Published: October 8, 2020
Hi, my name is Ying and i'm a current MPharm student. It can be exciting yet nerve-wracking to start your first year at uni, and it gets even worse when you have no clue what to expect from the course you are taking. Fret not, here are some of the insights on what the Master of Pharmacy course is like and what you can do to prep yourself better!
So what is the course?
The Master of Pharmacy Course is a four-year course where each year is specially designed for students to pick up the skills and knowledge needed to practice as Pharmacists in the best possible way. For example, in Year One, modules are designed to bring every student with a different educational background and levels of knowledge to the same page. While in Year Two and onwards, you will be diving deeper into the specifics, i.e. you will be touching on in-depth pharmacology for each drug in every Human System and some Pharmacy Law.
SIDENOTE: After graduating from uni, you will be working as a pre-reg student for one whole year (it could be at a community pharmacy, hospital pharmacy, GP Practice, or Industry). After that, you will then need to pass a pre-registration exam to practice as a Qualified Pharmacist in the UK legally.
How is it delivered?
Learning materials are delivered in a few ways: lectures, seminars, labs, clinical skills, and pharmacy practice training sessions. We normally have 8 to 10 hours of lectures per week. Due to the ongoing pandemic, all lectures are now conducted online. The most exciting bit would be going on placements! We get to do placements every year so students can get hands-on experience as to what being a Pharmacist is like.
Topics you will be learning
Pathophysiology and Pharmacology
Understanding what is going on in the human body when there is a medical condition.
Understanding what type of drugs can be used for treatment.
How are drugs (ie tablets and capsules) formulated
How are they manufactured in industrial companies?
What are the chemical properties of a drug?
How do they function at an atomic/molecular level?
Practice clinical examinations and familiarize yourself with the steps in taking a proper medical history.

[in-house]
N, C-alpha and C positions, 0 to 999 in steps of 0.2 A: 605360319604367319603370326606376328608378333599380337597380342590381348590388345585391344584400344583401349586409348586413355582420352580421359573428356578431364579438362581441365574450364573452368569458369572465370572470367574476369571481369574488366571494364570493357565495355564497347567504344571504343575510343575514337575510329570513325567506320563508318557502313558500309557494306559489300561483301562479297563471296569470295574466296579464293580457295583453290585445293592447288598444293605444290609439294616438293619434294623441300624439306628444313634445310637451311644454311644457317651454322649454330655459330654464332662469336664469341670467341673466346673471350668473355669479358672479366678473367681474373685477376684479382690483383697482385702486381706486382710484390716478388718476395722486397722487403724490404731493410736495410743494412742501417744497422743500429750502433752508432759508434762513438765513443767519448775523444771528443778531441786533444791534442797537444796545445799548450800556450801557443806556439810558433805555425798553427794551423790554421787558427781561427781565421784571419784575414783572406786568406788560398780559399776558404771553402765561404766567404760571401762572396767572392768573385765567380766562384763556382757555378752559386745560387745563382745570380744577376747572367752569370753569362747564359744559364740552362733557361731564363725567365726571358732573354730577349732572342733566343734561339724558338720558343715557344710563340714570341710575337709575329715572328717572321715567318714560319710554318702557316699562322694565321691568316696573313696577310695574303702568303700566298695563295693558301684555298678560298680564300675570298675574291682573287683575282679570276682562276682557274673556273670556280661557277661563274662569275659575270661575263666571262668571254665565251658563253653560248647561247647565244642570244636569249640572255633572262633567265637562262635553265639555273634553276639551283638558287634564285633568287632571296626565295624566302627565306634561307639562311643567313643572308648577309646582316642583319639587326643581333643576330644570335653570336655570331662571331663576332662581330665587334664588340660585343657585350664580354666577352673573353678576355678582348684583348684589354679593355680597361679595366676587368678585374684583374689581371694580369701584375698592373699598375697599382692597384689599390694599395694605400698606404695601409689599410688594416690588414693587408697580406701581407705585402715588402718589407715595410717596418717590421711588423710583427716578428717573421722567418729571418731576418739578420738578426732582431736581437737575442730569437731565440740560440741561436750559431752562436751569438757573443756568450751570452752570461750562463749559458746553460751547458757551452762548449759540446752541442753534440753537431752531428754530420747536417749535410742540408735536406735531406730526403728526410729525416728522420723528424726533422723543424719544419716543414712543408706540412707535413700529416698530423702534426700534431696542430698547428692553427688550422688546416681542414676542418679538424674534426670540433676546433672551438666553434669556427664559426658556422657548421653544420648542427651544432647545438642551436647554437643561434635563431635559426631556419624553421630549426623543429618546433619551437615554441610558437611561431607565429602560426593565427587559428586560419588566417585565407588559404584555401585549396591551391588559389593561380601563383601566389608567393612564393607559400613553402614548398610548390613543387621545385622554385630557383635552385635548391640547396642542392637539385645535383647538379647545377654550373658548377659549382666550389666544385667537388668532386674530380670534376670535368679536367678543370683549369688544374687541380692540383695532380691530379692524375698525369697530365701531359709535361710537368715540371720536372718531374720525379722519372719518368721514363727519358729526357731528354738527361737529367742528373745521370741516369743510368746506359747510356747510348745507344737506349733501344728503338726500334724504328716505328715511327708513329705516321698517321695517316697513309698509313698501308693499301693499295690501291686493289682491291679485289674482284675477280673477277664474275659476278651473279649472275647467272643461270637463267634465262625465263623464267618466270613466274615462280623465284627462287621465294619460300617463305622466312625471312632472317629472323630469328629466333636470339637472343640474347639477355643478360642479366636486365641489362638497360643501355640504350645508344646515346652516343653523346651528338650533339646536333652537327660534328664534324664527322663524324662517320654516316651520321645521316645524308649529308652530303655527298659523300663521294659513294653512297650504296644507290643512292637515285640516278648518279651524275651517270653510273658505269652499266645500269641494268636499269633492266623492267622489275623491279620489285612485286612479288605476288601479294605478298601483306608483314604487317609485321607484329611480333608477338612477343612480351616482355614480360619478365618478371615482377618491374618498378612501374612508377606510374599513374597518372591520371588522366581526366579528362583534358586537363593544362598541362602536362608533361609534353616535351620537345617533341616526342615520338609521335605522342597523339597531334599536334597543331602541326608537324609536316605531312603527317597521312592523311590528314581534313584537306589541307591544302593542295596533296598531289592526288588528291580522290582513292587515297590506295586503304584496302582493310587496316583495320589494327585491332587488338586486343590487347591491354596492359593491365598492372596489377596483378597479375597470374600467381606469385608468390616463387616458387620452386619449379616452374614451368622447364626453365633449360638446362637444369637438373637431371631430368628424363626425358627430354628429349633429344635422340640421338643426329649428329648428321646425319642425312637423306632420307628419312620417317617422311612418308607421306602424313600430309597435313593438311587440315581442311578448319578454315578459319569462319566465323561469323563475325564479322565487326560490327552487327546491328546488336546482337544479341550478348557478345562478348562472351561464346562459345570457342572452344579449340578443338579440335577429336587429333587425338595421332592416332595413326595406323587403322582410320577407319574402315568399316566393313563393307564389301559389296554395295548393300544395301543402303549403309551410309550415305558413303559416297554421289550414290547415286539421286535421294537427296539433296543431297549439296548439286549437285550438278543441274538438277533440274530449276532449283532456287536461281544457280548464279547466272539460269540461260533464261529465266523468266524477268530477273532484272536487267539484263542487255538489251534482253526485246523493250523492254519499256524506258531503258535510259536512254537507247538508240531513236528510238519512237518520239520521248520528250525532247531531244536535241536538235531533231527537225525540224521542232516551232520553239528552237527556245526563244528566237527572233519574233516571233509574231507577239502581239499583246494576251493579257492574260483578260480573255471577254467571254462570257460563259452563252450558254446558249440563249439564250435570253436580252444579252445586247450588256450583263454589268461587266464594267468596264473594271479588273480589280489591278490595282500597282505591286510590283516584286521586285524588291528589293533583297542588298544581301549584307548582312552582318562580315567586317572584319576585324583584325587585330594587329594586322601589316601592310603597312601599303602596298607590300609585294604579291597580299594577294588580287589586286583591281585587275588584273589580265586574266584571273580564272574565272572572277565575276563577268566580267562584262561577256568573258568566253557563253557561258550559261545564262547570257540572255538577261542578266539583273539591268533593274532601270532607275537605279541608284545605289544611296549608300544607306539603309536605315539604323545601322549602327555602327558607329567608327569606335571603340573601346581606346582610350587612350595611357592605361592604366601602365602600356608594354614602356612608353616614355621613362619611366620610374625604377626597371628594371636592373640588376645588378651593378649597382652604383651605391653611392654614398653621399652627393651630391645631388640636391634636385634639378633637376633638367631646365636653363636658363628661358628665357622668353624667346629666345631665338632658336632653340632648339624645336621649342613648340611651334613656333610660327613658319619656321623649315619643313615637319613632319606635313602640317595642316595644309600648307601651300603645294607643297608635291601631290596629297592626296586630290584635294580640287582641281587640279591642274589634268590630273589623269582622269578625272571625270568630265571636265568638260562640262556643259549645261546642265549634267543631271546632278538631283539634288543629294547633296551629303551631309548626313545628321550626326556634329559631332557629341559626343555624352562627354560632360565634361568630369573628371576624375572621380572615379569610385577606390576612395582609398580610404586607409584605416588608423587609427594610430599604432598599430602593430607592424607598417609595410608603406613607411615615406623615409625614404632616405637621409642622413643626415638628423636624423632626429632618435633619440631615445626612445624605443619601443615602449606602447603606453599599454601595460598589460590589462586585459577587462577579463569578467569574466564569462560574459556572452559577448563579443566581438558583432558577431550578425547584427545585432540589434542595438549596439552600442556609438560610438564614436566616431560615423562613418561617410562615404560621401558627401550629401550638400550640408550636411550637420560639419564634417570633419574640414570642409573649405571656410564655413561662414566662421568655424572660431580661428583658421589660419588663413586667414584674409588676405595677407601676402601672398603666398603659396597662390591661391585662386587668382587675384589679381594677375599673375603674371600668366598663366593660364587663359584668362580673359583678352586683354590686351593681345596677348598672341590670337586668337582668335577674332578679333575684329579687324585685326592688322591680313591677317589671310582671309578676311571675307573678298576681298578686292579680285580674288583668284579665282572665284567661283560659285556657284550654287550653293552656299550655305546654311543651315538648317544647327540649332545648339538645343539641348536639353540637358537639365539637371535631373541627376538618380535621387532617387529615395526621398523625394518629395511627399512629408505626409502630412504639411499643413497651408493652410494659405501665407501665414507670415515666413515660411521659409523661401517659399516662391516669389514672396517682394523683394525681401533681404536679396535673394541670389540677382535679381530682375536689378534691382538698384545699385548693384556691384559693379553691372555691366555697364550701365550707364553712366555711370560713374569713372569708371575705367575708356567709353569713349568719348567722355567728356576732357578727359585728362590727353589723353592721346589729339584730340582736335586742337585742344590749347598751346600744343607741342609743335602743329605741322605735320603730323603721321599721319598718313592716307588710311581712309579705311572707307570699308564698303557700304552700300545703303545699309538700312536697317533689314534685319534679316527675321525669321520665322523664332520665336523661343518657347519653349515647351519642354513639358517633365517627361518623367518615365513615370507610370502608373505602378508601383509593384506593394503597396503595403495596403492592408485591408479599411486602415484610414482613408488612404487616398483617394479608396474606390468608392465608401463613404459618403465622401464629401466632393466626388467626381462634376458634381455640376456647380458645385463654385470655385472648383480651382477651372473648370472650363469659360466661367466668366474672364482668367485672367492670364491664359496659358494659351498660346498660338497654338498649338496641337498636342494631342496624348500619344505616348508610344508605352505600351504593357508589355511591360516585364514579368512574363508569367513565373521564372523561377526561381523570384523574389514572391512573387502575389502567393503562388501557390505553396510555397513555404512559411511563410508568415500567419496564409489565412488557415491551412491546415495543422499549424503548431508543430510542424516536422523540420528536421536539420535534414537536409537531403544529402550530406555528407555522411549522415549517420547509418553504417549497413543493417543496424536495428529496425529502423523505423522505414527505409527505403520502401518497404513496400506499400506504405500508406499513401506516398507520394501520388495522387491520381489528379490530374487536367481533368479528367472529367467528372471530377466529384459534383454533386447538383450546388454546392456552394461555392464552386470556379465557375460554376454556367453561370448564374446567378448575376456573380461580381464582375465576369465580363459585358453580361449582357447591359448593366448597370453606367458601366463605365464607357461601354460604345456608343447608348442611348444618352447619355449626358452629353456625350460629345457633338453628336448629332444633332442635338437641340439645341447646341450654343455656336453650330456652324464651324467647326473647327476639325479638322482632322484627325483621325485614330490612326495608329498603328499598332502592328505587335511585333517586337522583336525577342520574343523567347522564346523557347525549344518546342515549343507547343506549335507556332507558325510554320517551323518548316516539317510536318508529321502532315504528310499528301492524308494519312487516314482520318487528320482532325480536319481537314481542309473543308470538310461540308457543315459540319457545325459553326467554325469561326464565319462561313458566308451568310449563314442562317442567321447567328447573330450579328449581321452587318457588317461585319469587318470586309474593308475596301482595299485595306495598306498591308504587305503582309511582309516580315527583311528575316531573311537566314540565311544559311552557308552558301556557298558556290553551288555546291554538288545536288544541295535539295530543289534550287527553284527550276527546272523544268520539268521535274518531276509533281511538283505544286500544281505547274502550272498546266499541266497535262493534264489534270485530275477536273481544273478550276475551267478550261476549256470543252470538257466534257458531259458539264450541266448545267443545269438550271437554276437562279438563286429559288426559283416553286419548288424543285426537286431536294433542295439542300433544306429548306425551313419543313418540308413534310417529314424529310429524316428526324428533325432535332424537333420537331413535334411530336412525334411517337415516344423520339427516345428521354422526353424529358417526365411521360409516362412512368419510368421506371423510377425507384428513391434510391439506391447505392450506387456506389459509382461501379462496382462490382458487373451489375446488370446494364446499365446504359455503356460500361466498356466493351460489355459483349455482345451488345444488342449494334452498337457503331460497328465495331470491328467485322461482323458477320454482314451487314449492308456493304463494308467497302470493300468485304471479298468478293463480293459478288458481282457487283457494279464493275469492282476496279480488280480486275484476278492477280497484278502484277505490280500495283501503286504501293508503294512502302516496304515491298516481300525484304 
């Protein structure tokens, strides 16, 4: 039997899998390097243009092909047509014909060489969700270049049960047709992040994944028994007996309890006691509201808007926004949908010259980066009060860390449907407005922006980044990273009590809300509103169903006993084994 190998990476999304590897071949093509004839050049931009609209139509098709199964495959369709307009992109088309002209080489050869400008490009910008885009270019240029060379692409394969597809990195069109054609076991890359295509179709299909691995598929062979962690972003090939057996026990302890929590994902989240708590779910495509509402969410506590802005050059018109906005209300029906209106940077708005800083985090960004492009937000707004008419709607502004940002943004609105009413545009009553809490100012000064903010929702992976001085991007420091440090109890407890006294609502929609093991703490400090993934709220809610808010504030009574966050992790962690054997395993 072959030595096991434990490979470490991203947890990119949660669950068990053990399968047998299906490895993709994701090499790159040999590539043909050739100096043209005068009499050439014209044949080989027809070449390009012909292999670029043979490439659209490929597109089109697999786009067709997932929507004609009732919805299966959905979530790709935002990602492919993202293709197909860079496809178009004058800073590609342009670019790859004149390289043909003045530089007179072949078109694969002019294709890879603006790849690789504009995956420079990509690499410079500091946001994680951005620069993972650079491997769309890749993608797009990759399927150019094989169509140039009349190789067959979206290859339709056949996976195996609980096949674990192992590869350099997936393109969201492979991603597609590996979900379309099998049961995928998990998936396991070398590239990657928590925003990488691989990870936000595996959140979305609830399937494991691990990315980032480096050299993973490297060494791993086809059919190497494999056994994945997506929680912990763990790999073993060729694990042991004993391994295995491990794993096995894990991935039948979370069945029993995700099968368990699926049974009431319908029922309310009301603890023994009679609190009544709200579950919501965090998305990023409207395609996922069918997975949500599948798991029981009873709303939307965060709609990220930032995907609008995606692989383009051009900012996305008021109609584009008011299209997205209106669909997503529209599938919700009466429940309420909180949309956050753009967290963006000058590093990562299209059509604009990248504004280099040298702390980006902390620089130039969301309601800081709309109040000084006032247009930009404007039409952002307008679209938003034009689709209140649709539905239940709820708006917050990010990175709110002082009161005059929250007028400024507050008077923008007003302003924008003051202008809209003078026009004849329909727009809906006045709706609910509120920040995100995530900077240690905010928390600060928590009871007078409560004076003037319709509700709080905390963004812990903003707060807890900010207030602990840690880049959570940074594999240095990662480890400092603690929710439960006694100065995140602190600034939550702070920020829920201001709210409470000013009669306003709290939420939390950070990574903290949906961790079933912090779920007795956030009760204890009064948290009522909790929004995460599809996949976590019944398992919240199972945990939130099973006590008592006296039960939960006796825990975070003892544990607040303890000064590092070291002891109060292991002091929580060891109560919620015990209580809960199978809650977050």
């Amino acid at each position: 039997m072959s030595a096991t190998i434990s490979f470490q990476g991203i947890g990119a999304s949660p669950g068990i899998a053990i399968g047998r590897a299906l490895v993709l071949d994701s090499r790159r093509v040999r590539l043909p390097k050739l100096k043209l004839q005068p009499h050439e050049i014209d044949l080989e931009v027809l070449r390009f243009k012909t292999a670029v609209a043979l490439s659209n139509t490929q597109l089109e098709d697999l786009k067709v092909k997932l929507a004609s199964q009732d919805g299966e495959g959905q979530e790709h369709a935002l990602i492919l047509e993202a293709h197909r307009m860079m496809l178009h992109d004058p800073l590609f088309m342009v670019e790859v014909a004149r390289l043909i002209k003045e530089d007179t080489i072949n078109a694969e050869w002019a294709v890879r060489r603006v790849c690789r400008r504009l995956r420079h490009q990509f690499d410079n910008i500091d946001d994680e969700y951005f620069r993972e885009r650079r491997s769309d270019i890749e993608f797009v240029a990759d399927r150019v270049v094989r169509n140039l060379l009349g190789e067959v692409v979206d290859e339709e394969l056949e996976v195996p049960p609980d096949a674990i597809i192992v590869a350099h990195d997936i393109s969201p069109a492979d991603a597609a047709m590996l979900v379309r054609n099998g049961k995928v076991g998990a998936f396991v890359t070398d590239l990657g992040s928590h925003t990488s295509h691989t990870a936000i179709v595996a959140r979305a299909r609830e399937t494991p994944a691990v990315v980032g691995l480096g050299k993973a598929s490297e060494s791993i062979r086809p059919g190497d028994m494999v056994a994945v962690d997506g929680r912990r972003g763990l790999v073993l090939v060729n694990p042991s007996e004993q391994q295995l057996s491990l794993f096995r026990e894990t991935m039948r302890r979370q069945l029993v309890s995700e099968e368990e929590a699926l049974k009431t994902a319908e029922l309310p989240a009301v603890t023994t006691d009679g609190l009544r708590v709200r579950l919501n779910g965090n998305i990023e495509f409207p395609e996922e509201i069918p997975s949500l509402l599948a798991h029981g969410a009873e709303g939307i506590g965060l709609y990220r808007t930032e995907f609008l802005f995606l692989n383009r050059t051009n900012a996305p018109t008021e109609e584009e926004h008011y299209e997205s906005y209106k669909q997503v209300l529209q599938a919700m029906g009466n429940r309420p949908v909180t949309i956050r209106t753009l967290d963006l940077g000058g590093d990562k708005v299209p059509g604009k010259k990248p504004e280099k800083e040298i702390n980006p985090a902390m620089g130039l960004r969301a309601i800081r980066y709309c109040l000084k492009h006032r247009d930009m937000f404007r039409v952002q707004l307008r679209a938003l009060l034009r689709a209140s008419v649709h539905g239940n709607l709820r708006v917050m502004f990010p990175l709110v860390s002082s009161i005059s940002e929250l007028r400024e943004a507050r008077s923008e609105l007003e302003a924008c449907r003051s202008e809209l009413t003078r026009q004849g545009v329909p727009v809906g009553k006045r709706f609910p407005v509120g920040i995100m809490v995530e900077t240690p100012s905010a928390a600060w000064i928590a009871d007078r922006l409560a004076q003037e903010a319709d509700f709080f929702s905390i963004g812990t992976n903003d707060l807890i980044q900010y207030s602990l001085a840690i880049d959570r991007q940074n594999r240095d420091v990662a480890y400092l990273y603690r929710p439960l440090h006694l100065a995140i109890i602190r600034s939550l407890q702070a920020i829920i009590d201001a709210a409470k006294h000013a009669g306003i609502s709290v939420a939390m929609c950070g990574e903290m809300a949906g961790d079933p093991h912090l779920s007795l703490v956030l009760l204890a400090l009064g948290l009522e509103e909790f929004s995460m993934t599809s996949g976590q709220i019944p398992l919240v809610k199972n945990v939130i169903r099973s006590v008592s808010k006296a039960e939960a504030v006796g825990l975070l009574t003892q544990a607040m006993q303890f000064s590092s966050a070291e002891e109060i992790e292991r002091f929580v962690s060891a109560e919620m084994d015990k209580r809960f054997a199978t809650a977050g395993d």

Chances to brush up your communication skills when talking to patients, explaining their medical conditions, use of drugs, and such.
Understanding the Pharmacy Law and the legal requirements of a prescription.
Dispensing sessions are run fortnightly.
How to prep yourself
We have two wonderful libraries, one at each campus so be sure to make full use of them! As a pharmacy student, you will most likely be using the Murray Library a lot more often as books related to what we learn are mostly located at this library. Here is a list of recommended books by our lectures that can be helpful for your studies: Rang and Dale's Pharmacology, Aulton’s Pharmaceutics, BNF, and FASTtrack Pharmacology.
This is not an easy course to take with tight schedules to follow, so I am not going to lie. However, this does not mean it is not possible to get good results and pass with your heads up high. Dedication towards the course is key, and procrastination is not going to get you anywhere. My top tip is to always finish revising what you have learned for the week so you can start afresh the next. Dragging your work to the following week will only make you even more stressed!
Finally, ENJOY your uni life!!
To most of you, this might be the first time ever in your entire life living out alone. While studies cannot be neglected, your social life is equally important as well! Take a load off at some time during the week and just do whatever you enjoy doing. Take this opportunity to go out and about the city and the places nearby. Join a club or a society and make new friends, after all this is uni that we are talking about!
Yan Ying Khoo
Topic: Student lifestyle